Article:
Equipment management: Workin’ in the dirt

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Updated Sep 25, 2018

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Right now your fleet consists of rubber tire machines like skid steers or compact wheel loaders. But maybe you have begun to notice rubber track machines and wonder if you should break out of your comfortable “tire zone” and see what tracks can do. A compact track loader (CTL) closely resembles a skid steer in that it has no articulating end. The main difference between a skid steer and a CTL is the tracks. Here are four signs it may be time to consider adding a CTL to your fleet.

1. Your crew consistently works in dirt/muddy conditions

Compact track loaders have gained popularity for several reasons, with their proven performance in tough working conditions being a top strength.

“CTLs have exceptional flotation, traction and versatility and will work in virtually any material and ground condition,” says Hannah Tanata, marketing manager for ASV.

The design of the undercarriage, specifically the tracks, gives the machine its stability and low center of gravity, which equals better performance on slopes and uneven terrain. Because the machine’s weight is distributed over a larger area, CTLs have a lower ground pressure, making them ideal for working on established lawns. However, operators needs to exercise caution when making tight turns on damp or newly sodded lawns or they will shred the turf and leave brutal track marks.

Using a CTL can also extend a landscaper’s season.

“Operators can be in the field longer under wet and muddy conditions,” says Bryan Zent, marketing manager for Bobcat. “They are less apt to have to wait a day or two for the ground to dry.”

But landscapers beware: Operating a CTL consistently in applications where concrete, asphalt, rocks or rebar is present will significantly decrease the lifespan of tracks.

2. You benefit from greater lift capacity

For landscapers who often move heavy loads like pallets of sod, landscaping bricks, rocks or trees, CTLs can handle the challenge. Jim Hughes, brand marketing manager for Case Construction Equipment, says a CTL’s heavier weight translates to a greater lift capacity.

“The increased rated operating capacity gives CTLs the ability to move more material in less time, which improves the end-user’s efficiency on jobsites,” Zent says.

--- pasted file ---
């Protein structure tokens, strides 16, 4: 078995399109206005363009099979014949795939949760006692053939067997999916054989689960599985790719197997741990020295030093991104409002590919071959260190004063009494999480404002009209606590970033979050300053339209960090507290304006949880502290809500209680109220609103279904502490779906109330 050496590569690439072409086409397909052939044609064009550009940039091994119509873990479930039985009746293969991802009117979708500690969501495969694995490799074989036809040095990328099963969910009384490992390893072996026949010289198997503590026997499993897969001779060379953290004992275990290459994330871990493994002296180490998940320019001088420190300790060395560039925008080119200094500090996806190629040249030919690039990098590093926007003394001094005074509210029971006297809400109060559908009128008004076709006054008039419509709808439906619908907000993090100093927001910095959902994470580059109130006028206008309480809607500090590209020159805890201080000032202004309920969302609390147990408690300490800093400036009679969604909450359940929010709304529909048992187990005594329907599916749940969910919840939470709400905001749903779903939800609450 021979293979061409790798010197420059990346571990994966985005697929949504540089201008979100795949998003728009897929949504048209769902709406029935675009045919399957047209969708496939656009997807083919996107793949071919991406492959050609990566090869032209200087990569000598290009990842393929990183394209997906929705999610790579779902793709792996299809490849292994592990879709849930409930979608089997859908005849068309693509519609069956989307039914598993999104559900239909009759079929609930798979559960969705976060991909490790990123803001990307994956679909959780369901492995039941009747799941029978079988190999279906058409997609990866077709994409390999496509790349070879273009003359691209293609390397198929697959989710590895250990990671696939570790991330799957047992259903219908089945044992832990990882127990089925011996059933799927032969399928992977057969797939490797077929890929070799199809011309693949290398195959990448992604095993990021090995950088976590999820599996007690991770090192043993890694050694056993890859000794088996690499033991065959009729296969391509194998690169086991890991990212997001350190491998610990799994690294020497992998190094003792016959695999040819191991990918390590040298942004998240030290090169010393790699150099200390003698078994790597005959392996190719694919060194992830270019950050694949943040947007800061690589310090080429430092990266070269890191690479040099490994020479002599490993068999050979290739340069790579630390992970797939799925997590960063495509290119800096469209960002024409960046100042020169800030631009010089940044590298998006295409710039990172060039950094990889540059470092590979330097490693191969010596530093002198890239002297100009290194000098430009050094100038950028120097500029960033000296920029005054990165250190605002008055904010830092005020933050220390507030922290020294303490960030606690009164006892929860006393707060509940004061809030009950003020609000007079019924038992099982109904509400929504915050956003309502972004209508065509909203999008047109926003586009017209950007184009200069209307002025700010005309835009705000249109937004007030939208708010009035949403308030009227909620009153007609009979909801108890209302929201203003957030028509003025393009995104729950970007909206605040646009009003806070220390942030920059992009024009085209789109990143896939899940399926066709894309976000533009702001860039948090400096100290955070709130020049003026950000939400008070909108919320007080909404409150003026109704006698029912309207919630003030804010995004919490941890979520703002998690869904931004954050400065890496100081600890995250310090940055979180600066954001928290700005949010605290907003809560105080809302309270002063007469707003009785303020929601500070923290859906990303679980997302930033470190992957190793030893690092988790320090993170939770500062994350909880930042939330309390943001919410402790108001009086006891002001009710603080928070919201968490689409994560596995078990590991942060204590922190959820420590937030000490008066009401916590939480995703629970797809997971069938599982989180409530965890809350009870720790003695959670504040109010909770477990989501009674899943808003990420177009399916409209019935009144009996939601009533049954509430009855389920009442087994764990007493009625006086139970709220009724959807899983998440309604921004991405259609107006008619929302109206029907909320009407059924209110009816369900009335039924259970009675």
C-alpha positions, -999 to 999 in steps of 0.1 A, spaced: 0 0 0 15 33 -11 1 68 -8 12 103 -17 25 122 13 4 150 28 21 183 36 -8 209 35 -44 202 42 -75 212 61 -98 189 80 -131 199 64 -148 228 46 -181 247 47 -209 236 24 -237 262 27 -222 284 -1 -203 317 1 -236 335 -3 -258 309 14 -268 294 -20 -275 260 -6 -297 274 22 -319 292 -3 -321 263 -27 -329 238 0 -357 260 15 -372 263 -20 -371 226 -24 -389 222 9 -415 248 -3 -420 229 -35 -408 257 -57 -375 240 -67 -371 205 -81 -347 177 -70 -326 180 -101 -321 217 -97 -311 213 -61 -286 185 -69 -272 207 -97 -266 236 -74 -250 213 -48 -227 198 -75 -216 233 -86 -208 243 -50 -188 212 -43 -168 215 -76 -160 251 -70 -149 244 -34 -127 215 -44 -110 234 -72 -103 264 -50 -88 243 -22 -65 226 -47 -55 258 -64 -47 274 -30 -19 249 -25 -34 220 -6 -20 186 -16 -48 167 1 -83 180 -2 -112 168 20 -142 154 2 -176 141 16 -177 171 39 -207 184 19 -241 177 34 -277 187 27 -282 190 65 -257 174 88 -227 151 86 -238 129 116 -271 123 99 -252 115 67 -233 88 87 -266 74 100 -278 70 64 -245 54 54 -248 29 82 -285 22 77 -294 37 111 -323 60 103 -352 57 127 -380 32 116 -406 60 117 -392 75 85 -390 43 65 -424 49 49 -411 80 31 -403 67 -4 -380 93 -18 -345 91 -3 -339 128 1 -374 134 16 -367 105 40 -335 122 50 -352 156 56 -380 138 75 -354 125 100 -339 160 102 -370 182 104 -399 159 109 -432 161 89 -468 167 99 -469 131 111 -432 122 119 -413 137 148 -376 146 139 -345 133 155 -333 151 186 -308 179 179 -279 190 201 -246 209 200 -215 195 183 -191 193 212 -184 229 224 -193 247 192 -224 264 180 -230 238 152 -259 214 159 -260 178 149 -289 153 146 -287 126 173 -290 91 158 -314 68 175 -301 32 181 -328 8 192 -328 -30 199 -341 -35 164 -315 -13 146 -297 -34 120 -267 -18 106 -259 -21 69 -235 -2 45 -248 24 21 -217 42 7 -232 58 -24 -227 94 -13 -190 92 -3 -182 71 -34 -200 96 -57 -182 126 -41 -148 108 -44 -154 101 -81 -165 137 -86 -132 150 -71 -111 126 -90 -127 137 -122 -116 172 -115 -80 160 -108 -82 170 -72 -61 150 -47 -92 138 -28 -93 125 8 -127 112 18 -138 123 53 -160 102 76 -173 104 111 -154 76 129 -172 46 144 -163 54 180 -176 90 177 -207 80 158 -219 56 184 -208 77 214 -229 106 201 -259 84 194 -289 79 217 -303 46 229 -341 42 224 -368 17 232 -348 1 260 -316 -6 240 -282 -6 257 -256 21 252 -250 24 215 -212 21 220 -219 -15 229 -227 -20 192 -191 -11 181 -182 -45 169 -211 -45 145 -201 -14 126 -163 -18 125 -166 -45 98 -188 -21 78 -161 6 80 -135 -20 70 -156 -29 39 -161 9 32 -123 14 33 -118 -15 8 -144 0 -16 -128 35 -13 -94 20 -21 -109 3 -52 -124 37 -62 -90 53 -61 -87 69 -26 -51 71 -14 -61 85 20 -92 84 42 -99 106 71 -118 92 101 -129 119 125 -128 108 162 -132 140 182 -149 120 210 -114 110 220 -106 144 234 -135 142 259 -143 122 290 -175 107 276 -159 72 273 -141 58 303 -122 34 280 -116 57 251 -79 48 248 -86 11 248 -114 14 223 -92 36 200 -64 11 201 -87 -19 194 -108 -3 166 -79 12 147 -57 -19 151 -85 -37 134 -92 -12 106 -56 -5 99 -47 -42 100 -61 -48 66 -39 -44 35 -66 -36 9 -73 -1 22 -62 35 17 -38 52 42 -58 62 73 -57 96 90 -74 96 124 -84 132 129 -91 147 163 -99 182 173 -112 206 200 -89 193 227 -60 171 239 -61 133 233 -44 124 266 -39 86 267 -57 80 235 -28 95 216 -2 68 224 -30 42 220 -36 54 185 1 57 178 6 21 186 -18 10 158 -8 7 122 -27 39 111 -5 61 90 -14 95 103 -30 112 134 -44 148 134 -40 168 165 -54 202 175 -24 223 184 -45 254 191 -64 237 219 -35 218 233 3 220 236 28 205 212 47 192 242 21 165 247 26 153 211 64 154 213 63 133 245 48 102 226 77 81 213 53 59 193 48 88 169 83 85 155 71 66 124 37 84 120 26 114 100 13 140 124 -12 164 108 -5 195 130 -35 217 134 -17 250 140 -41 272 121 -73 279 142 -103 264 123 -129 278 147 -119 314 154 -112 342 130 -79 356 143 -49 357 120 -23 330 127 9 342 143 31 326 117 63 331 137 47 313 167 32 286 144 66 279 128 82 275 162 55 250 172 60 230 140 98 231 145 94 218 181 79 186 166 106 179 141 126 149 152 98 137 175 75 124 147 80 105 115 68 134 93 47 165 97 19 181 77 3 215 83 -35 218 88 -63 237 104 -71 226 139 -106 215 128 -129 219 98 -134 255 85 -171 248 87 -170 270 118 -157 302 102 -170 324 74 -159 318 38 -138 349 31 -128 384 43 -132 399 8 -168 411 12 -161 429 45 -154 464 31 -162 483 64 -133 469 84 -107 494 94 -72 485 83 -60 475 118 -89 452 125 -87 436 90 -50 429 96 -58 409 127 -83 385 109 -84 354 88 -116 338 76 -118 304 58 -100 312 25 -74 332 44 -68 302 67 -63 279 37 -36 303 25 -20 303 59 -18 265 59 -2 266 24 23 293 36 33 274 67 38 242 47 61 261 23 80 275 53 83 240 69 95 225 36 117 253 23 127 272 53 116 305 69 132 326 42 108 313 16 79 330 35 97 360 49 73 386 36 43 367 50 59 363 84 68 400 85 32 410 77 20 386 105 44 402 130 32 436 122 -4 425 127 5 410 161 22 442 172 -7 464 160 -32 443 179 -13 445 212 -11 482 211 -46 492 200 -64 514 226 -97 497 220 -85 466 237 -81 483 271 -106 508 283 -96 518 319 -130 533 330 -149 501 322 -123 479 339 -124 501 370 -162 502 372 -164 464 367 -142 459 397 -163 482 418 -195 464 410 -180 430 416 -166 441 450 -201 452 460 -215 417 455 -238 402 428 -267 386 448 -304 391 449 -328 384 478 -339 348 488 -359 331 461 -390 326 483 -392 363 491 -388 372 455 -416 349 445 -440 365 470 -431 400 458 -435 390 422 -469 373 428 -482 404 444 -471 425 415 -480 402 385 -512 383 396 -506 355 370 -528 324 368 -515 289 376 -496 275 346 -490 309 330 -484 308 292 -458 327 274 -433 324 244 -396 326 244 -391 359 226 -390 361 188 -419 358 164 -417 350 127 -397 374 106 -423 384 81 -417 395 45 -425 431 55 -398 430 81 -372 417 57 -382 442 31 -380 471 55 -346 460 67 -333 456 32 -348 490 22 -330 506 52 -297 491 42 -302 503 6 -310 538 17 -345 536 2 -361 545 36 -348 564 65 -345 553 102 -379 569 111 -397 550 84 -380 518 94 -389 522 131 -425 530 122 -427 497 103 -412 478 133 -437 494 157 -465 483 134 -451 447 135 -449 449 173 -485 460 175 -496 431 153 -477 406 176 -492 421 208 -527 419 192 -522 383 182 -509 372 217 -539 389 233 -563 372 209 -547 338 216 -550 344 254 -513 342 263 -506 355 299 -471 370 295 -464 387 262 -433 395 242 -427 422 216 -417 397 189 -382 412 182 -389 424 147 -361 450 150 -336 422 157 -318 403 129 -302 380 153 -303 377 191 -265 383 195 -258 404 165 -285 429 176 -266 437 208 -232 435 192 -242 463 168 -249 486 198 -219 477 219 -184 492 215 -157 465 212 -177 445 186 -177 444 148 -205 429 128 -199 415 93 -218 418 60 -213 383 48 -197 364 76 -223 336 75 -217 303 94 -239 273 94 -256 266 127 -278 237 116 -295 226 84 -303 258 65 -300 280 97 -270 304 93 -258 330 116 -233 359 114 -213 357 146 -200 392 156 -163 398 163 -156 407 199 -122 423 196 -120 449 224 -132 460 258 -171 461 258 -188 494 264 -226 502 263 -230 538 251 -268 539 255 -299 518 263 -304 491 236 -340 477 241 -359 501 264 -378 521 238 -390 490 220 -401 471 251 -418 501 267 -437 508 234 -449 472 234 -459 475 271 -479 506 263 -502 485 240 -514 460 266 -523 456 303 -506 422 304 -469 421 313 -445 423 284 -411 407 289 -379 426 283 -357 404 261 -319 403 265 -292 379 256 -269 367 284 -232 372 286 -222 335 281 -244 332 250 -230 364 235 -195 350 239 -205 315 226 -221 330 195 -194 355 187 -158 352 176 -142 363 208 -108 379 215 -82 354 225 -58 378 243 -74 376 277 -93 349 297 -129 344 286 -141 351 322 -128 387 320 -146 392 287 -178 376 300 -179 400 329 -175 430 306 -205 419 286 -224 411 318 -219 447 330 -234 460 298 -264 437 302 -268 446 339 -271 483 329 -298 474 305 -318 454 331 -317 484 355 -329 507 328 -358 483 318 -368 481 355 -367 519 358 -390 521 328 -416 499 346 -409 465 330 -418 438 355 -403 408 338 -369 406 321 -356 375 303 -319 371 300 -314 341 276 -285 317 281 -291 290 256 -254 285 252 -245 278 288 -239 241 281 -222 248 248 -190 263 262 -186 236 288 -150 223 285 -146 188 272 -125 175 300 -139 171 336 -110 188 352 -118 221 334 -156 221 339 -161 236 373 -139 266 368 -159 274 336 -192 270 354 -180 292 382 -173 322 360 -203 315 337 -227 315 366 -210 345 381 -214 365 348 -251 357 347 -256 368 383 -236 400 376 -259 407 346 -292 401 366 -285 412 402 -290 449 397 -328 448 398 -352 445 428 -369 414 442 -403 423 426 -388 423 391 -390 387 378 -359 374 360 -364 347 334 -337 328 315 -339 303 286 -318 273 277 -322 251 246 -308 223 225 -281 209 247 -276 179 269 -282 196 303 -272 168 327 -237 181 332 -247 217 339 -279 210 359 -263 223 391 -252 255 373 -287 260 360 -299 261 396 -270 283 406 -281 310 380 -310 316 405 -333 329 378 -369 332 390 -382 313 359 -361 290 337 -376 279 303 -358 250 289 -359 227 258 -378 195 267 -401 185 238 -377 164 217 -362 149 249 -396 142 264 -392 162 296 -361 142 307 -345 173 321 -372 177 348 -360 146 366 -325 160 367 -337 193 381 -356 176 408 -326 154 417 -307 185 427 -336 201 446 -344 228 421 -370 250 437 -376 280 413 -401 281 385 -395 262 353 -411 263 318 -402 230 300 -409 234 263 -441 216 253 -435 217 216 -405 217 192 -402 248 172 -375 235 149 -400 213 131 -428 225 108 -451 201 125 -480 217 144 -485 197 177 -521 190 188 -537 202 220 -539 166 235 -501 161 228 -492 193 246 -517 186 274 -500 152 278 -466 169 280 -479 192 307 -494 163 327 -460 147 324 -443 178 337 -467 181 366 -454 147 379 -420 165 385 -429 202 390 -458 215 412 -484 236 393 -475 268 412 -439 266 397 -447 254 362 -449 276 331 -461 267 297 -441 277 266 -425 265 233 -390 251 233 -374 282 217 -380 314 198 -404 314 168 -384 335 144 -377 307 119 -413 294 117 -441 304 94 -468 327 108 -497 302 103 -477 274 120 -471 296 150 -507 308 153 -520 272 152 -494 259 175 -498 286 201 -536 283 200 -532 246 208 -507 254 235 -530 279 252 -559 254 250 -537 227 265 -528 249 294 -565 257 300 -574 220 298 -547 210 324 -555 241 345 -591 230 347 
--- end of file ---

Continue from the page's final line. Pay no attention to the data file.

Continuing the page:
3. You depend on the versatility of attachments

It is no secret attachments can eliminate the need for landscapers to accumulate several different machines. CTLs can accept dozens of attachments, from dozer blades to brooms and specialty buckets to tree spades. And most come equipped with a quick attachment system just like a skid steer.

Pierre-Laurent Verdon, skid-steer loader and multi-terrain loader marketing for Caterpillar, says by using a backhoe attachment, a CTL can become a mini excavator. CTLs can also enhance attachments’ productivity.

“The extra weight allows the machine to have higher pushing forces, excelling at grading and excavating applications,” Zent says.

Using attachments like snow blowers or snow plows with the increased flotation of a CTL is another way landscapers can utilize their equipment in the winter, Tanata says.

David Steger, national product manager for Takeuchi, says though wheeled machines with greater ground pressure have historically handled snow removal, tracks are becoming increasingly more useful in this arena.

4. Weighing the costs

A potential drawback for adding a CTL to your crew can be the operating costs, which are marginally higher for a CTL compared with a skid steer. However, CTL manufacturers boast the higher operating cost is offset by the increased productivity, and because CTLs require less maintenance.

And while tracks are more expensive than a set of tires, Hughes says depending on operating conditions and care for the machine, you may buy two to three sets of tires for every set of tracks.

If tracks are maintained properly, they may have a lifespan between 800 and 1,500 hours.


The do’s and don’ts of track maintenance

To ensure a long-lasting track life, follow this advice from CTL manufacturers:

DO:

  • Clean the undercarriage regularly – remove any gravel or debris from tracks
  • Ensure rollers rotate freely
  • Make gradual turns if possible
  • Check track tension at least weekly – it should meet manufacturers’ recommendations

DON’T:

  • Cause excessive track spinning, especially heading into a pile
  • Make sharp turns
  • Speed forward in a track spin; (instead, slowly move to neutral until traction is regained)
  • Use a CTL on abrasive surfaces for long periods of time
  • Operate at full RPM; instead only drive at speeds necessary to complete a job
  • Counter-rotate a CTL if possible
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